Viola Davis has reportedly added yet another film to her hefty list, this one centering on Barbara Jordan, a national figure who was larger than life yet hardly known personally. Not only was Jordan the first Black person to serve in the Texas Senate since Reconstruction, but this pioneer also became the first black woman elected to Congress as well as the first to deliver a keynote address at a national party convention. Due to her very private ways, the public and even some of Jordan's acquaintances and friends knew very little about the politician, even regarding the illness that led to her untimely death at age 59. 

The film is set to be directed by Paris Barclay and is based off of a 2000 biography on Jordan written by Mary Beth Rogers. The Emmy-nominated writer Paris Qualles will be adapting the book to the silver screen. Davis and Barclay have worked together previously on the television series "City of Angels," and wanted to give themselves a second opportunity to work with one another, hence Davis brining her on board. "We're hoping this becomes a movie that shows the world everything that Viola can do," said Barclay. "People haven't seen everything that she's capable of, and this role is so powerful." Leave it to Viola to deliver a knockout, multi-dimensional representation of an outstanding Black woman who made history at the eve of the Civil Rights movement through today.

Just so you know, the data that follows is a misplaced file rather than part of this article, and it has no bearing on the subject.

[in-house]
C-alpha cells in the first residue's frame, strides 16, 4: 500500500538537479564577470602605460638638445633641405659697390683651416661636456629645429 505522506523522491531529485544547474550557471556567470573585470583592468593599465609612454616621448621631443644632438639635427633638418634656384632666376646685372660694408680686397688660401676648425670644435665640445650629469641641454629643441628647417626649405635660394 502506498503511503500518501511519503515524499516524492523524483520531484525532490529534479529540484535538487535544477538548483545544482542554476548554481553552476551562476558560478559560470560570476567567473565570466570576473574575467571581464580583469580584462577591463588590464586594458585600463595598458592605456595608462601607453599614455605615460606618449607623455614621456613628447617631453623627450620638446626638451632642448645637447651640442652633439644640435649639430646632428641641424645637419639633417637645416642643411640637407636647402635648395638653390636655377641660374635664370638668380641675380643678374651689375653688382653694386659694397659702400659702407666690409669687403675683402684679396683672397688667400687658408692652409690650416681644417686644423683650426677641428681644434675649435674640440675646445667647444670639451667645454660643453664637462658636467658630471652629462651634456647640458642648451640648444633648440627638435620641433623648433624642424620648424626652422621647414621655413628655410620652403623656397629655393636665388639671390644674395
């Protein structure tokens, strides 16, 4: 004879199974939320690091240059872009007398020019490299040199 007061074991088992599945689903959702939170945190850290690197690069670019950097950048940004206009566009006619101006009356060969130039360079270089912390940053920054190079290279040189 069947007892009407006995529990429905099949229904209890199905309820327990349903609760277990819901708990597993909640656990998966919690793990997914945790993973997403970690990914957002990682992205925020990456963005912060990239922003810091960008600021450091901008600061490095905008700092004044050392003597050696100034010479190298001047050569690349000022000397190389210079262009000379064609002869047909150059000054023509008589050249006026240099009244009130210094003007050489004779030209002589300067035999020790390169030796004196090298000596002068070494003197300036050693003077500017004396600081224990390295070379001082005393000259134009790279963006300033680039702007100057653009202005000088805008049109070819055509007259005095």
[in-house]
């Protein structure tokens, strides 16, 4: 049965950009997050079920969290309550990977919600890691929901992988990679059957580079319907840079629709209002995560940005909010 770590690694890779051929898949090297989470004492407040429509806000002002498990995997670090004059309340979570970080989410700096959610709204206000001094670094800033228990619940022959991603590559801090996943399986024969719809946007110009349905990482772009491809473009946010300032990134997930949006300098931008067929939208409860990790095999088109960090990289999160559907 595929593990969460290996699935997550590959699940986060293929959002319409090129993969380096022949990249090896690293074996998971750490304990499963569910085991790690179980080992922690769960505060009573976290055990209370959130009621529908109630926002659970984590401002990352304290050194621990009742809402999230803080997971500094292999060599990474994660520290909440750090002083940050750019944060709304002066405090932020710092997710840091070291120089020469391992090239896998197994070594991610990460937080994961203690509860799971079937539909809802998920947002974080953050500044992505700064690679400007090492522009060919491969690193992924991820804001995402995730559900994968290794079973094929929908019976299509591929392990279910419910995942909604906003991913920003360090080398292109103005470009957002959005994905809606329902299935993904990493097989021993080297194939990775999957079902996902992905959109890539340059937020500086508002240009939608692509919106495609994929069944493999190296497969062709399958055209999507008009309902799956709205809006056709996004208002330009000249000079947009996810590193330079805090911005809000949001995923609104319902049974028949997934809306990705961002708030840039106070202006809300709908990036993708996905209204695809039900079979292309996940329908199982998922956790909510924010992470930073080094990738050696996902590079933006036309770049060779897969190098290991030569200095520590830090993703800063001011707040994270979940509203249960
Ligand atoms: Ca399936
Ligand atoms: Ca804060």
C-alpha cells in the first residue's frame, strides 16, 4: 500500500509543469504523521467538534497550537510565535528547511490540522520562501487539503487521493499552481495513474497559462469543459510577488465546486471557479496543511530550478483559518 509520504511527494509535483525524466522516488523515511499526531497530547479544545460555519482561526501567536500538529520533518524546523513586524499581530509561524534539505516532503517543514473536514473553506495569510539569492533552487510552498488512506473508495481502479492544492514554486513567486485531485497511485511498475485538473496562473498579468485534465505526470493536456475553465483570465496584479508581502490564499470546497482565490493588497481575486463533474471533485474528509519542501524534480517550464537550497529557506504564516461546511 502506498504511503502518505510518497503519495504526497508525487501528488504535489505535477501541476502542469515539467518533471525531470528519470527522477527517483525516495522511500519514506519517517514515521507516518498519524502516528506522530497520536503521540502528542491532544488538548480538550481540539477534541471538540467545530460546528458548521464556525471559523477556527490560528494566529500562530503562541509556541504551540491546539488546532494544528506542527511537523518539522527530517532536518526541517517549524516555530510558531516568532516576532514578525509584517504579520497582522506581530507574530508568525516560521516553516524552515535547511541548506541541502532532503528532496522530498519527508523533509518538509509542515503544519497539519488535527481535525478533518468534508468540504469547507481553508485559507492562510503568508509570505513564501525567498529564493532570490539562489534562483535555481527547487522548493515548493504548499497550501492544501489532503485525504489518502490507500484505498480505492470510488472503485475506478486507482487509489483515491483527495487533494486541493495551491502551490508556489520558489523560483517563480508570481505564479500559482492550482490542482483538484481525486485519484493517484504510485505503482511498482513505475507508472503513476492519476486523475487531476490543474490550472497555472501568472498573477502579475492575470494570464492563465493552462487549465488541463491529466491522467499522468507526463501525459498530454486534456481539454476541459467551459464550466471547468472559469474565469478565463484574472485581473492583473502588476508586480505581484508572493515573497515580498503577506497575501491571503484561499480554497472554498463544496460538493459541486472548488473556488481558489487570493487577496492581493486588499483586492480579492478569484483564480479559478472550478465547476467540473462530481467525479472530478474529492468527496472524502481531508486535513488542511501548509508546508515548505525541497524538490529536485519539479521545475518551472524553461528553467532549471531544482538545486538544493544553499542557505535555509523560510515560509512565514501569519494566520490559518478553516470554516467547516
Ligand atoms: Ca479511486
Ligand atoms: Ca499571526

Would a film on this political pioneer get moviegoers to the theater? What other Black women deserve a biopic?

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